The New Rules For Distribution of Funds in Switzerland

Anne-Cathrine Frogg Spadola, Partner at Hugo Fund Services SA


The main changes following the revision of the Swiss Law with a focus on distribution targeting qualified investors


HUGO logo with borderThe Swiss law on Collective Investment Schemes (CISA) has been revised and came into effect in March 2013. The objective of this revision was to adapt Swiss law to the upcoming effects of AIFMD in Europe and to set a clear landscape for all activities relating to the fund management business, be it the management companies, the investor landscape or distribution activities relating to these investors.


For most of the new rules, transitory periods are in place, with the fast up-coming date of February 28 2015 when any fund distributing into Switzerland needs to be in full compliance with the law. We will here focus on the impact the law has no distribution of foreign funds into Switzerland.


To fully understand the new distribution landscape, the various categories of investors need to be fully understood. There are three categories

  1. Non-qualified investors – such as retail investors, HNWI opting-in to the protection of CISA
  2. FINMA regulated qualified investors – such as banks, insurance companies and fund management companies
  3. Non-regulated qualified investors – such as pension funds, treasuries of corporations, family offices, independent asset managers, HNWI


Next it is important to know how the Swiss define distribution, or marketing. Distribution has a very restrictive definition, and is considered as “any offer or advertisement for Collective Investment Schemes which is not exclusively addressed to regulated financial intermediaries”, meaning that any reference to a fund be it through a website, a cold call, a monthly distribution list, a meeting, amongst others, will be considered as an act of distribution.


For a foreign fund to market into Switzerland, it is therefore key to first identify which categories of investors are targeted. This enables easy determination of what needs to be done to comply with Swiss law.


What are the options requirements for different categories of investors?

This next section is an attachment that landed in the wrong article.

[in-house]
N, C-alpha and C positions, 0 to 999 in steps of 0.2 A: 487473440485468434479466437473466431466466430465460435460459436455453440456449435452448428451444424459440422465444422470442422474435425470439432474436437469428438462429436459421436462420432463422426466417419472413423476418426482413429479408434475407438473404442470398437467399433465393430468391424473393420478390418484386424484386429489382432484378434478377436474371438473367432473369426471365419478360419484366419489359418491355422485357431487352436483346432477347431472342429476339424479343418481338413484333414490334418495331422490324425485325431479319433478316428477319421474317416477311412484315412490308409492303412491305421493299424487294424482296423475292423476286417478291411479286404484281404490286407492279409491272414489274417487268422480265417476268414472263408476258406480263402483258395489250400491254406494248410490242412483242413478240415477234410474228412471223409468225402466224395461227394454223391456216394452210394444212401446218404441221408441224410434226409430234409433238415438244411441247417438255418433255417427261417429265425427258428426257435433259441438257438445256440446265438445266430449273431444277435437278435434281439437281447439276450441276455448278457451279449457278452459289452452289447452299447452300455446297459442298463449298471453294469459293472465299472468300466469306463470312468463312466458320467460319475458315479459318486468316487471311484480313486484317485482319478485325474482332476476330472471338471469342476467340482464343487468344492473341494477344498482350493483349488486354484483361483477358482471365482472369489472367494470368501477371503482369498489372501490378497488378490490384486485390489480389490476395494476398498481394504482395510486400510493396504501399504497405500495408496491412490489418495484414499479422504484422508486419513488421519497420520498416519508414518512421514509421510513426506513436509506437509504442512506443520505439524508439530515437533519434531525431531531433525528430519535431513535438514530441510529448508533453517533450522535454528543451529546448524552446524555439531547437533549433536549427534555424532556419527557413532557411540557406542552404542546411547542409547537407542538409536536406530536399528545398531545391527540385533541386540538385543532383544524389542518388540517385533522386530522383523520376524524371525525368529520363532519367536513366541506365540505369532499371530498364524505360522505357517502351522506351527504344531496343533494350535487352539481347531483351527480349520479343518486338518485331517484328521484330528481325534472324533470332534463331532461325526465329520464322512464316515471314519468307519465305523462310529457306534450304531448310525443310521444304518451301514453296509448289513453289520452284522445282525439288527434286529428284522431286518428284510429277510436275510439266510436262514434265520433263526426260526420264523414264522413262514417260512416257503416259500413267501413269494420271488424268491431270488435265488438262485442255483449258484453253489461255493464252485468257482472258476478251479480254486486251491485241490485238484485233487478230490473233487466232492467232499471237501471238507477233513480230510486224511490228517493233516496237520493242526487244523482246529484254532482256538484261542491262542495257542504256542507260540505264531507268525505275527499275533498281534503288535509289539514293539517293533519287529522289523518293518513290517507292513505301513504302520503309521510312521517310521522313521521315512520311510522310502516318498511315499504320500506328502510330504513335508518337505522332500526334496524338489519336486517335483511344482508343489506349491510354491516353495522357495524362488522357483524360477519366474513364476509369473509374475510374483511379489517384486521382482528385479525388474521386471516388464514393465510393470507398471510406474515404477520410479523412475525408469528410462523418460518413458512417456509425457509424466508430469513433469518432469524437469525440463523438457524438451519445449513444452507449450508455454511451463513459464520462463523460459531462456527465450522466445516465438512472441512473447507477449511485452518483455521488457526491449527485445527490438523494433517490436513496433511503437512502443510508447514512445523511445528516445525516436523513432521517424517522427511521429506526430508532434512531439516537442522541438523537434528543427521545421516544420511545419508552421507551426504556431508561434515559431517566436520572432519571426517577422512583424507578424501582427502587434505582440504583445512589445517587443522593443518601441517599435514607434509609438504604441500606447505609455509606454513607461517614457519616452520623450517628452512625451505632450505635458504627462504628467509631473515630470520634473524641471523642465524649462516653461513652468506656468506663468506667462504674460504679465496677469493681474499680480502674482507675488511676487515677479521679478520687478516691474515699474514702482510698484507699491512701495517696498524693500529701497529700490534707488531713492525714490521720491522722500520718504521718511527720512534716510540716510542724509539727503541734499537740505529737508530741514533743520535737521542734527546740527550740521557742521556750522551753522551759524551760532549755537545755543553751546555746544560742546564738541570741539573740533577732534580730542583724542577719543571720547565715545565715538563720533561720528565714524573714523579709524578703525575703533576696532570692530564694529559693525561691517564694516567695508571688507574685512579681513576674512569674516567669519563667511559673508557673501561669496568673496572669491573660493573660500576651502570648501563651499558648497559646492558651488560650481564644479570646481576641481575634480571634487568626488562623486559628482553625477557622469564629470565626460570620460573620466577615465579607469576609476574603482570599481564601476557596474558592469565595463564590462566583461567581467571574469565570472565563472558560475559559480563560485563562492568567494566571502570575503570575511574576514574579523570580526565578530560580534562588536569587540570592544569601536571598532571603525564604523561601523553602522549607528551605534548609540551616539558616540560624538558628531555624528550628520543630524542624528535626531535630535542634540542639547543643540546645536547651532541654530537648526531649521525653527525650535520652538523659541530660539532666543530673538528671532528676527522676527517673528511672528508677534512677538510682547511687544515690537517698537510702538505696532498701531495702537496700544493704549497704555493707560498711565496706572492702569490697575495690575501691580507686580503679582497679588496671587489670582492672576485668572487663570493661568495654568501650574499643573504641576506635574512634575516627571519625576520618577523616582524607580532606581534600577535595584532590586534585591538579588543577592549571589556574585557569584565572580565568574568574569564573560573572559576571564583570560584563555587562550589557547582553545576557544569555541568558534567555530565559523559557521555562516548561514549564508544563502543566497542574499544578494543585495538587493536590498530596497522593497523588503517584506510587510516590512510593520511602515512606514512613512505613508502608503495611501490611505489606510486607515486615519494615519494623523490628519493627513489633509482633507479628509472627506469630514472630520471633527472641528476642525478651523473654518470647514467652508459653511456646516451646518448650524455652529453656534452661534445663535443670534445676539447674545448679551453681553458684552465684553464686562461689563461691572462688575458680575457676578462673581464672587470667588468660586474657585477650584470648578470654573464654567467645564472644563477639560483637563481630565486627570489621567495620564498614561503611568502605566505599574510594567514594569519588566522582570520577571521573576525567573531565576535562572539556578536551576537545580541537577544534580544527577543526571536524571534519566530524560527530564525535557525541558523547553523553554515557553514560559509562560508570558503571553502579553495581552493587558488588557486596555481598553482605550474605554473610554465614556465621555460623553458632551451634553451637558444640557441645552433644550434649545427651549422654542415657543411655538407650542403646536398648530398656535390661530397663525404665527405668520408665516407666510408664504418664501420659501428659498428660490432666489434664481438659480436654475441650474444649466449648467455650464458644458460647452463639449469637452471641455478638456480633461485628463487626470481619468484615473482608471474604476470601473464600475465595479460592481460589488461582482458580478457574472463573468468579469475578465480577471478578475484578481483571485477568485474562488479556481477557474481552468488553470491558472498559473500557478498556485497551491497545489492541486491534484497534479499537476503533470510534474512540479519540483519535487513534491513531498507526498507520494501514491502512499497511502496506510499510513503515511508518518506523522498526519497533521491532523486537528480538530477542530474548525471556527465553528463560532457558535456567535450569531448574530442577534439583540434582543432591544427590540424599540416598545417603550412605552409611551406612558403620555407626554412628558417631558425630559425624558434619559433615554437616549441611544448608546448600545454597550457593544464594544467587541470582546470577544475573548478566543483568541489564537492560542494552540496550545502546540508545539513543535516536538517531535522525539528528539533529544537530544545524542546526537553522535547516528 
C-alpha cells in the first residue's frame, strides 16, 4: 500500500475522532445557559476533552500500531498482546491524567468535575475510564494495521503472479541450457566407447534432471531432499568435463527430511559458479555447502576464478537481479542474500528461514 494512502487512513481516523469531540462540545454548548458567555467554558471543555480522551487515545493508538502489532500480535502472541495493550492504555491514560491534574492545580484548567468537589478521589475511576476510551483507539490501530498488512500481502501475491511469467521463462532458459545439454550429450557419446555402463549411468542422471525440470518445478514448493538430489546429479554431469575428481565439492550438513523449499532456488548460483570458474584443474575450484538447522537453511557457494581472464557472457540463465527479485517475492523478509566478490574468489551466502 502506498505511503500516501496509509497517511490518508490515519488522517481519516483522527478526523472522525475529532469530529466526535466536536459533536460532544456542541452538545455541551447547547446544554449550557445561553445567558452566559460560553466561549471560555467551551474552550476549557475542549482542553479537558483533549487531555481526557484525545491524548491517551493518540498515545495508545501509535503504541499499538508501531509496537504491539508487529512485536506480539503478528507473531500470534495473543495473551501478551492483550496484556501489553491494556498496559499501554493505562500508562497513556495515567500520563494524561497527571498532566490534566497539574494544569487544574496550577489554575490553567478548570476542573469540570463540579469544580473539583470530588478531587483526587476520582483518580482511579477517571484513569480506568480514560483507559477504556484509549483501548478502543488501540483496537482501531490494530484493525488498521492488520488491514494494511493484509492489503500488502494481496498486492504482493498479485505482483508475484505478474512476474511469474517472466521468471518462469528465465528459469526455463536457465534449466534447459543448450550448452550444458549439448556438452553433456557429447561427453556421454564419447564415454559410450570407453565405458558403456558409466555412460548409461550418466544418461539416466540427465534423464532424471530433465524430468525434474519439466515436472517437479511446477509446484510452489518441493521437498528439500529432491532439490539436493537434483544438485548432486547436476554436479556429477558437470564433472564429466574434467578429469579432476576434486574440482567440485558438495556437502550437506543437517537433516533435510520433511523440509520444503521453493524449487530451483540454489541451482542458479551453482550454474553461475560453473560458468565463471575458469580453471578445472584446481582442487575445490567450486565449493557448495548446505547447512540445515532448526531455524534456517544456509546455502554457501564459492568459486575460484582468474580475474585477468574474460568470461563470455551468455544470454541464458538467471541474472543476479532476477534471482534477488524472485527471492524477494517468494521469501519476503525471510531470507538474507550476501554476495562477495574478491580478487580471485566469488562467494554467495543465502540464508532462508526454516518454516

• Avoid being subject to regulated distribution or any type of registration – however, only FINMA-regulated financial intermediaries such as banks, fund management companies or insurance companies may be contacted.
  • A fund may rely on reverse solicitation, but is important to understand that this must be genuine reverse solicitation, and some time must be spent on ensuring this is documented properly and remain traceable over extended periods of time.
  • Target retail, non-qualified investors, and the fund needs to be registered with FINMA, allowing for public distribution. This is however a burdensome and costly process.
  • Marketing to qualified investors under the third category, FINMA has taken a two-sided approach. On the one-hand, FINMA leaves the market open for funds of all types, structures and domiciles to enter the market. No qualitative or structural criteria are in place. Ranging from private equity to UCITS, everyone is welcome.


For these funds to enter the market however, they need to appoint a Swiss representative, as well as a paying agent that must be a Swiss bank. The distribution of the fund needs to be done by an entity that is regulated for distribution either in Switzerland, or in a jurisdiction that is considered equal in quality to Switzerland. To this day we know that European countries and the US are accepted as equivalent by FINMA, but there are questions on other jurisdictions.